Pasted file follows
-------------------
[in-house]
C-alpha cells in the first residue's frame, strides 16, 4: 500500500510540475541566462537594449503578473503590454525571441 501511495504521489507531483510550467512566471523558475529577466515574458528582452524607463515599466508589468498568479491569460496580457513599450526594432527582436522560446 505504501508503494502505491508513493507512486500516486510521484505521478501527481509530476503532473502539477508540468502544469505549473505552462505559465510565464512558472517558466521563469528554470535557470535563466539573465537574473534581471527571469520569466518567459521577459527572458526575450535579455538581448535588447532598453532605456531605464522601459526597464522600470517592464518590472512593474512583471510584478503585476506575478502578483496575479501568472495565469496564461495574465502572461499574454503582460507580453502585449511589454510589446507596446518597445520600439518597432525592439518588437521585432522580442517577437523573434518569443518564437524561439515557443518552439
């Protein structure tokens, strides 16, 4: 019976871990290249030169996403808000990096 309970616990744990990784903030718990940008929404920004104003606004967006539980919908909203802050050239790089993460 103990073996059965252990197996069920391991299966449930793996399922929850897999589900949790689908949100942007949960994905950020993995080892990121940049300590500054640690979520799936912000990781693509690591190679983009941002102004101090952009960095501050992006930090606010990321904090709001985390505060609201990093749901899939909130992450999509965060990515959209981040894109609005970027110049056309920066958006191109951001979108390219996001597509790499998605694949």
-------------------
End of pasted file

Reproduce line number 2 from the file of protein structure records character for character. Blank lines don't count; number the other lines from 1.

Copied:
C-alpha cells in the first residue's frame, strides 16, 4: 500500500510540475541566462537594449503578473503590454525571441 501511495504521489507531483510550467512566471523558475529577466515574458528582452524607463515599466508589468498568479491569460496580457513599450526594432527582436522560446 505504501508503494502505491508513493507512486500516486510521484505521478501527481509530476503532473502539477508540468502544469505549473505552462505559465510565464512558472517558466521563469528554470535557470535563466539573465537574473534581471527571469520569466518567459521577459527572458526575450535579455538581448535588447532598453532605456531605464522601459526597464522600470517592464518590472512593474512583471510584478503585476506575478502578483496575479501568472495565469496564461495574465502572461499574454503582460507580453502585449511589454510589446507596446518597445520600439518597432525592439518588437521585432522580442517577437523573434518569443518564437524561439515557443518552439